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U.S. Warns of Consequences for Beijing’s Missiles in South China Sea

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James Burke  |  Vision Times

Chinese anti ship cruise missiles on the Chinese Spratly islands (wikimedia)

The U.S. has warned Beijing there will be consequences for its installation of missiles on contested islands in the South China Sea.
White House spokeswoman Sarah Huckabee Sanders told media that: “We’re well aware of China’s militarization of the South China Sea.”
Huckabee Sanders said that the U.S. has raised their concerns with the Chinese over what is occurring.
“There will be near-term and long-term consequences,” she said.
Huckabee Sanders did not say what those consequences might be.
She was responding to a question raised by a journalist about media reports originating from a CNBC article citing unnamed sources describing how the Chinese have established missiles on three fortified outposts west of the Philippines.
The CNBC report stated that Beijing quietly installed anti-ship cruise missiles and surface-to-air missiles on Fiery Cross Reef, Subi Reef, and Mischief Reef in the Spratly Islands over the past 30 days. Radar jamming equipment has also been installed, said the report.
See this report from Fox News.
Australian Foreign Minister Julie Bishop also voiced her disapproval over the news, saying that what the establishment of missiles is “contrary to China’s stated aspiration that it would not militarize these features,” reported AAP.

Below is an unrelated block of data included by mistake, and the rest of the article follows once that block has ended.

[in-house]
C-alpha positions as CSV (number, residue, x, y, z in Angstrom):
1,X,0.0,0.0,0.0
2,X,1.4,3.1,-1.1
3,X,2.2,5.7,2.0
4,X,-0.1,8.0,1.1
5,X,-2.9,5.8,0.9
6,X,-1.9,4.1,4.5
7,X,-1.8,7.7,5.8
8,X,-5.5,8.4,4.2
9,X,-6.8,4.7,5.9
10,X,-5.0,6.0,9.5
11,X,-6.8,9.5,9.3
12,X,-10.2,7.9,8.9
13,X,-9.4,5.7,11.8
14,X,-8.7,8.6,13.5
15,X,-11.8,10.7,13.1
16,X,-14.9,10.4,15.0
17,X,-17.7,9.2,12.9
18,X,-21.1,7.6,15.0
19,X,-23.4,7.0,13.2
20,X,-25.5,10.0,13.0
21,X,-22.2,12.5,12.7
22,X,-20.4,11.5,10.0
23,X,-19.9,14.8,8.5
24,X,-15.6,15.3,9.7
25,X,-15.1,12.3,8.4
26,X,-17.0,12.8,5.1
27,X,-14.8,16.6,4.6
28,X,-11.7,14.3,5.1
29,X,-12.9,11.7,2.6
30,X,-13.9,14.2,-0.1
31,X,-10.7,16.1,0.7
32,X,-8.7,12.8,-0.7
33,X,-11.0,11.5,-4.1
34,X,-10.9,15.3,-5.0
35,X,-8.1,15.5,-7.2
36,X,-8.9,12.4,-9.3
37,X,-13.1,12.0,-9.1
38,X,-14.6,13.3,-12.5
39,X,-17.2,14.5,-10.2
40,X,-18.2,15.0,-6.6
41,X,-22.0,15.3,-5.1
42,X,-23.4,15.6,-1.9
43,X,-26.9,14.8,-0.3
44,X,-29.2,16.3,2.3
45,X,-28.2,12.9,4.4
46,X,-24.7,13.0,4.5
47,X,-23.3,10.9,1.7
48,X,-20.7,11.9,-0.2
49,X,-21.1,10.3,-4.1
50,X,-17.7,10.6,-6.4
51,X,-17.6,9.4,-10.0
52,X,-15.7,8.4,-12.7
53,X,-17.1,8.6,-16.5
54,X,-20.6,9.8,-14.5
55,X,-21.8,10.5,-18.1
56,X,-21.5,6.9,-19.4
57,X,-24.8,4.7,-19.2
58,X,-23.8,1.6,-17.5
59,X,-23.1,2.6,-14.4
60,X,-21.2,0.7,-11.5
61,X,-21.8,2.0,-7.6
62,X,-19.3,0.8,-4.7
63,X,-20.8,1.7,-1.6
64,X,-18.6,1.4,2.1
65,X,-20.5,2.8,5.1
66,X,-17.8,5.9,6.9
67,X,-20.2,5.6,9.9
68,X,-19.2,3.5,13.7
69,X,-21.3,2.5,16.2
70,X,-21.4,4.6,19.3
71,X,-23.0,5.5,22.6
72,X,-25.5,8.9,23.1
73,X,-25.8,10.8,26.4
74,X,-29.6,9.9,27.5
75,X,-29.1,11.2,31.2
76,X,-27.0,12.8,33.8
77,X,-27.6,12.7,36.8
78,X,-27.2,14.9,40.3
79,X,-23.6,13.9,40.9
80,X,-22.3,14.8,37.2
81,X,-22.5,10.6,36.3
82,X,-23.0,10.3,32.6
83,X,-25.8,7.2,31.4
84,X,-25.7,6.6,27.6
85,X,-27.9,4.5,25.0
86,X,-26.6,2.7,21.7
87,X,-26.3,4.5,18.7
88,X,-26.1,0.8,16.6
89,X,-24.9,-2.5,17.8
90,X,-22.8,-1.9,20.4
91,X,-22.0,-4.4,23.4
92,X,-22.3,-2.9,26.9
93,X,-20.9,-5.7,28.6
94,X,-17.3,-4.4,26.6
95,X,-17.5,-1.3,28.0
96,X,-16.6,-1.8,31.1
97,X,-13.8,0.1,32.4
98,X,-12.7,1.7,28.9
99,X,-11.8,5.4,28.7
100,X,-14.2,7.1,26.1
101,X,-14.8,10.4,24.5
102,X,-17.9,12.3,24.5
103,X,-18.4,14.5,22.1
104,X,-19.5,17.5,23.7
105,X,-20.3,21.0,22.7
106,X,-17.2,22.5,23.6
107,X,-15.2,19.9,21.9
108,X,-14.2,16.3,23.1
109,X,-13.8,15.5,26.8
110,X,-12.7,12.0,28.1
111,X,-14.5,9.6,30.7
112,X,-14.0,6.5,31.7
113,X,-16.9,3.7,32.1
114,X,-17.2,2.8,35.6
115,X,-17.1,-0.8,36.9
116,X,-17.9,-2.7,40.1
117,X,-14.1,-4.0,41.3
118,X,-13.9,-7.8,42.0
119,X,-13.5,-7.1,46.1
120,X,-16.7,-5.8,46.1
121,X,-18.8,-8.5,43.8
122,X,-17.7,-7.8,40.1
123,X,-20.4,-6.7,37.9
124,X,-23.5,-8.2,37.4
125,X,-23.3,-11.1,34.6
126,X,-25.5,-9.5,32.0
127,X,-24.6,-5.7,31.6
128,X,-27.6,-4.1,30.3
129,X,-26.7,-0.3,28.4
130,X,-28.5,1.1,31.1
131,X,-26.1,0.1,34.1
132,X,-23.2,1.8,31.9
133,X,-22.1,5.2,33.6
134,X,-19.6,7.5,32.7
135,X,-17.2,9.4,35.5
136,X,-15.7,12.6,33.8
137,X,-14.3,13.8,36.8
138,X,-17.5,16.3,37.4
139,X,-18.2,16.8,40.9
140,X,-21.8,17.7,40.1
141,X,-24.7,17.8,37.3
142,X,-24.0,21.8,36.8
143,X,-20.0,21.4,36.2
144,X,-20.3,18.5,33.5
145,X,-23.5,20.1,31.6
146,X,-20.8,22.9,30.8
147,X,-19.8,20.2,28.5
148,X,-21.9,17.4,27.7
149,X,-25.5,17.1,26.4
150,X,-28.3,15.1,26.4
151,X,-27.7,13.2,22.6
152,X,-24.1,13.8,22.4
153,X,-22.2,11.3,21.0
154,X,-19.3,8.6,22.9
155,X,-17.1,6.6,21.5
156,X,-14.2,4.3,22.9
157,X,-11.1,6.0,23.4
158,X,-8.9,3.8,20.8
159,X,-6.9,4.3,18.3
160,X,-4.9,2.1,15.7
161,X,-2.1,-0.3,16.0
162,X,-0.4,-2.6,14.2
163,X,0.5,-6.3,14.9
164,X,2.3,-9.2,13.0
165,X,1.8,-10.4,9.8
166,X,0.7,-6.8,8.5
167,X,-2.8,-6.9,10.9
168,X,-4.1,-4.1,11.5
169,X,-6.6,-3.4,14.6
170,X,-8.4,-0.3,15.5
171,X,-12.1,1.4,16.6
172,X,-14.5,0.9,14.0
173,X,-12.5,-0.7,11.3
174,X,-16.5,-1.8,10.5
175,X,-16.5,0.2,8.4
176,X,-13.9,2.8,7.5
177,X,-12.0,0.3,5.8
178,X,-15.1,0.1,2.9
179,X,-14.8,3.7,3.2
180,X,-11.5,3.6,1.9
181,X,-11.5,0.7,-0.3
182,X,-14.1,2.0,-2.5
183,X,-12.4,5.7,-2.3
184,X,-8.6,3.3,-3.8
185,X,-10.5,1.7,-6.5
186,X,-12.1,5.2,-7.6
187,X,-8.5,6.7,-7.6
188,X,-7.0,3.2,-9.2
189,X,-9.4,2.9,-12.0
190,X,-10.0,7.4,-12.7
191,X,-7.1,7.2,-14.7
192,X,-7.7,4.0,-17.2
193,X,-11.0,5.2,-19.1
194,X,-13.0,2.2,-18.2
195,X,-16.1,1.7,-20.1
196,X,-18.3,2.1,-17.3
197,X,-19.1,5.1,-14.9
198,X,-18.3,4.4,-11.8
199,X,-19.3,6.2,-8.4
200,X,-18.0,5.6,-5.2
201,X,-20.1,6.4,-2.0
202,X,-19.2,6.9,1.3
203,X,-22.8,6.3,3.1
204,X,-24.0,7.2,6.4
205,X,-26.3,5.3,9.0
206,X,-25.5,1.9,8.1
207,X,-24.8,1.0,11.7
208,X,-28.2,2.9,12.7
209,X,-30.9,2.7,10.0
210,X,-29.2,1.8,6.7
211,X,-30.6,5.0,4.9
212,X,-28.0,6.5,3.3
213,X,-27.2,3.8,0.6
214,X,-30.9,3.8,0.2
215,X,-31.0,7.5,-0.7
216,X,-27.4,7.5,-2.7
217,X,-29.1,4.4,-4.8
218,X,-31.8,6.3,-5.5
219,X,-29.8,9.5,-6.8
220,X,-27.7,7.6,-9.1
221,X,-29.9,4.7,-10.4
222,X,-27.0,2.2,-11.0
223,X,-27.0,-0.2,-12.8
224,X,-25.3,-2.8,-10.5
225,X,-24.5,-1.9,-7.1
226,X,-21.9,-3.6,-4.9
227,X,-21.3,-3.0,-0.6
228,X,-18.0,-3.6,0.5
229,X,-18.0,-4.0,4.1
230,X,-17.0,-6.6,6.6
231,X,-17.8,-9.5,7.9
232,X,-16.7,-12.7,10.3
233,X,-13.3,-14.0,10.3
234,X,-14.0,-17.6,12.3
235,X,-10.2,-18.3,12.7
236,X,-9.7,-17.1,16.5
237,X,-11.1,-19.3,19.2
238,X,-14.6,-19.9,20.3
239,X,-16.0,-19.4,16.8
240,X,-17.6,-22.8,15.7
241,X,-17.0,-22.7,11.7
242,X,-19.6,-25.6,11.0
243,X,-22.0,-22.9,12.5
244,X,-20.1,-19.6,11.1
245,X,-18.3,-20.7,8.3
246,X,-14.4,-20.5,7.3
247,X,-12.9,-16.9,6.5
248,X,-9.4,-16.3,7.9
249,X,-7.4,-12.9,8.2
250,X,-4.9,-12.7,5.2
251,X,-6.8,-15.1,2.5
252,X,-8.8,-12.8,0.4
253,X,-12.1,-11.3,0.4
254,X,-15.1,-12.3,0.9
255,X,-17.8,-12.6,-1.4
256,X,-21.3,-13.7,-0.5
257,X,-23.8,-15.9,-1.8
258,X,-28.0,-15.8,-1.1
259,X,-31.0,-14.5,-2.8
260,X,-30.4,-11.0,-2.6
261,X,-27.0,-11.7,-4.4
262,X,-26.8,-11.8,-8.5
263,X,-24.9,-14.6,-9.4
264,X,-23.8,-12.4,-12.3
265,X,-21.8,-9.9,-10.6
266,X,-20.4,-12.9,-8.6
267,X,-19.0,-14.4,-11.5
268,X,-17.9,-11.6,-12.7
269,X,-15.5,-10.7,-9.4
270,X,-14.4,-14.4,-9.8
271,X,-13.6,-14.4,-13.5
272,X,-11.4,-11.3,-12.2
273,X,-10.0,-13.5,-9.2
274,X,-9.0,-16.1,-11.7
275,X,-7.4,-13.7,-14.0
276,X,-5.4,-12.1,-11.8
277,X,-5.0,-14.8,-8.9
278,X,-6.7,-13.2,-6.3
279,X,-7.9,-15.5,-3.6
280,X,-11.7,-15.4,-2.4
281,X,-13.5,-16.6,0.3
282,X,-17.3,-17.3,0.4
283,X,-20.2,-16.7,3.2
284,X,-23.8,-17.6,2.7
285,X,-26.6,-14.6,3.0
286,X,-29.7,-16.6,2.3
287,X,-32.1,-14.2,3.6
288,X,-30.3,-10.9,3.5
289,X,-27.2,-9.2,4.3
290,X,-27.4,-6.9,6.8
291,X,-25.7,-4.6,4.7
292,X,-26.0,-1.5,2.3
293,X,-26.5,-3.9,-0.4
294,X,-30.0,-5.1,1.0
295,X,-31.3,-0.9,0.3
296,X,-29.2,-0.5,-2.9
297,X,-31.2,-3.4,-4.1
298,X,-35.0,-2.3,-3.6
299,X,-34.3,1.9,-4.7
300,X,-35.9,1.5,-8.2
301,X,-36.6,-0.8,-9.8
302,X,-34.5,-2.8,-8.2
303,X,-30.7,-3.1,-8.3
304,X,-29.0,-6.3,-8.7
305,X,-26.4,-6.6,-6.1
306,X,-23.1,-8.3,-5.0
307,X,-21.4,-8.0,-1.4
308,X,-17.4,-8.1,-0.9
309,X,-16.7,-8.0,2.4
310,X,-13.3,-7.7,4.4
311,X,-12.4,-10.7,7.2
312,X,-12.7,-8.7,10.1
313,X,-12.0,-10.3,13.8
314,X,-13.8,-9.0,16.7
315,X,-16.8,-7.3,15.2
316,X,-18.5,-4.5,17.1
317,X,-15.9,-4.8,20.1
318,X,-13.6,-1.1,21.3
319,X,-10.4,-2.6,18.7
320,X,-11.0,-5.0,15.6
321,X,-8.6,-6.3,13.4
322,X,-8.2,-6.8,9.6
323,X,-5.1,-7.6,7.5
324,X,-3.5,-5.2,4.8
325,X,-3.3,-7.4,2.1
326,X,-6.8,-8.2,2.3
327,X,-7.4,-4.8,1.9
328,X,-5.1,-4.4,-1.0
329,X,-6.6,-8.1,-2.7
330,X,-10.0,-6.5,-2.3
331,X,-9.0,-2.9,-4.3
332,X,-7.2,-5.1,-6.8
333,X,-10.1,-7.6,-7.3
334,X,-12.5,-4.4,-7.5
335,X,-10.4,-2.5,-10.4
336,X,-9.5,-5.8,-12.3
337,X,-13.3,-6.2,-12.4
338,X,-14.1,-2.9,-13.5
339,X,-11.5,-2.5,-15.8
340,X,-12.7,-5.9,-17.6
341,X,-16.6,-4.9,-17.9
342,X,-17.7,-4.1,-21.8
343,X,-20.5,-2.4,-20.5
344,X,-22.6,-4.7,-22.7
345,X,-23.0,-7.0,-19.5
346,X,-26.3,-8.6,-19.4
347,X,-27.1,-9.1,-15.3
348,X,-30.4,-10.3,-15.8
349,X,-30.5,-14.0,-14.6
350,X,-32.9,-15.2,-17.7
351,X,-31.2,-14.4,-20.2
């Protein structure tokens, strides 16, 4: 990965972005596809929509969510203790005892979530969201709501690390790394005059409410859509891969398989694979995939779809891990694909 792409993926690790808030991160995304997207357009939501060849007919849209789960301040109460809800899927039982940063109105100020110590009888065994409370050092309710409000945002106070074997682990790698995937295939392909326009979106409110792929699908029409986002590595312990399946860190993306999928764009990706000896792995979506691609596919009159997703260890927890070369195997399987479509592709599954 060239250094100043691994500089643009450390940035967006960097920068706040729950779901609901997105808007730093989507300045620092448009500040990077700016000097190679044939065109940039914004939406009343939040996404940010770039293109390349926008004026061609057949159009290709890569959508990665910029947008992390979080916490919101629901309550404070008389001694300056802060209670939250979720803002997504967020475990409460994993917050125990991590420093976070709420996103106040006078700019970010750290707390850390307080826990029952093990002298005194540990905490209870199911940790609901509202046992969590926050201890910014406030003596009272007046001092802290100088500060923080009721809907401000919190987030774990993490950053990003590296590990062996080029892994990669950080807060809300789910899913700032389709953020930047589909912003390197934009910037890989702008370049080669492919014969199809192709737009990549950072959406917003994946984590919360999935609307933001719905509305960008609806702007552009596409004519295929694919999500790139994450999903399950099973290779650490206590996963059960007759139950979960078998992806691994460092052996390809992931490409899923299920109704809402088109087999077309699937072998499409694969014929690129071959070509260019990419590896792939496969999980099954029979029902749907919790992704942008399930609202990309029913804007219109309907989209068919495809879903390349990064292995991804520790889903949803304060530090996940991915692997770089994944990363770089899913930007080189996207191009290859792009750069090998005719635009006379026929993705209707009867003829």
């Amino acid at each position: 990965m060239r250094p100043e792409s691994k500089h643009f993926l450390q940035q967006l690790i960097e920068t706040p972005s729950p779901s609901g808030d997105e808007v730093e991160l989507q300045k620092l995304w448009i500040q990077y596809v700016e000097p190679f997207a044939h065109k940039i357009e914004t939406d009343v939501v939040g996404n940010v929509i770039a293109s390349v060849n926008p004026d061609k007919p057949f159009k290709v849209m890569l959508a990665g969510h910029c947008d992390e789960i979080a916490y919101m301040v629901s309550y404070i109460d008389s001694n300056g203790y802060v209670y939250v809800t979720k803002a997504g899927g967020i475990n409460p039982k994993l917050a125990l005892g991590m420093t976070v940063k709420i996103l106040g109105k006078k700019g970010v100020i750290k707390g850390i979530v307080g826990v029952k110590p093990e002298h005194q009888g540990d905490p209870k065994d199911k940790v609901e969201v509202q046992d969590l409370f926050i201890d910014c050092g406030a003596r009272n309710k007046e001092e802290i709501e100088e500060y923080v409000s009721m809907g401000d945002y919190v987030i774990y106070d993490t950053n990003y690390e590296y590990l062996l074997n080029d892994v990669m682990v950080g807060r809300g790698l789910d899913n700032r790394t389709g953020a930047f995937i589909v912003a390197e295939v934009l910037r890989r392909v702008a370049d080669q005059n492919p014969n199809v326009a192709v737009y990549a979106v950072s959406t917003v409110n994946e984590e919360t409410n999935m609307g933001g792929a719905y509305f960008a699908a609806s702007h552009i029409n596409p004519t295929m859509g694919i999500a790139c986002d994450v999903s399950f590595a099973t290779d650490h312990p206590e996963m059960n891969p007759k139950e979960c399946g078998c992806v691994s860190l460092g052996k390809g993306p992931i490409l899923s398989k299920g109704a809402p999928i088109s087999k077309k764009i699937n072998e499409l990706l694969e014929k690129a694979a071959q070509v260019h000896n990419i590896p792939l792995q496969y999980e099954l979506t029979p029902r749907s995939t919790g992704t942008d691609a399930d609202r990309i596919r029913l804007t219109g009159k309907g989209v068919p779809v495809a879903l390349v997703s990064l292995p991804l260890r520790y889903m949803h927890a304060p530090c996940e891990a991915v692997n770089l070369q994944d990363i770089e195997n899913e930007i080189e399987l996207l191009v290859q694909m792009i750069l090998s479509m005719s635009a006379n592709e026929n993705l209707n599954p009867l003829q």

Beijing claims most of the South China Sea as its own. That’s a 1.4-million-square-mile stretch of open ocean where some $5 trillion of ship-borne trade passes through annually.
To back up claims that stretch 1,200 miles from its own shoreline, Beijing has been busy turning atolls and rocky outcrops into islandsthat are being militarized, the Pentagon has repeatedly said. Around 3,000 acres of new territory have been built on seven reefs.
See this report from ABC News.
A U.S. defense expert told Reuters that the recent missile deployment is “a major escalation.”
“When China sees that it can get away with these types of actions with little cost — as they did all through 2015 and 2016 — it only makes it more likely they will keep pressing,” said Eric Sayers, a former consultant to the commander of the U.S. Pacific Command.
“China sees its participation in the exercise as a sign of its acceptance among the world’s maritime powers, but Beijing should not be allowed to militarize this open maritime domain and still be honored as a welcomed member of the maritime community,” said Sayers.
In February 2016, the Chinese deployed surface-to-air missiles and fighter jets on the contested Woody Island, which is part of the Paracel Island chain that is also claimed by Vietnam and Taiwan.
Chinese officials have long said there would be no militarization of the contested strategic waterways. In March, Premier Li Keqiang said as much, but added that defense equipment would be added to built-up islands to ensure “freedom of navigation,” reported Reuters.
The Philippines, Vietnam, Malaysia, Brunei, and Taiwan also have contesting claims in the South China Sea, but what Beijing has done dwarfs all of their efforts combined.
Beijing has repeatedly rejected international arbitration over the islands. In July 2016, Beijing ignored the results of a tribunal with the Permanent Court of Arbitration at The Hague that ruled against China’s claims over the sea.
The  installation of missiles has occurred around the same time as reports that Chinese personnel in Djibouti have used powerful lasers against American aircraft.  Two U.S. pilots reportedly suffered minor eye injuries.
See this Fox News report on why Beijing is a bigger problem for the U.S. than Moscow.

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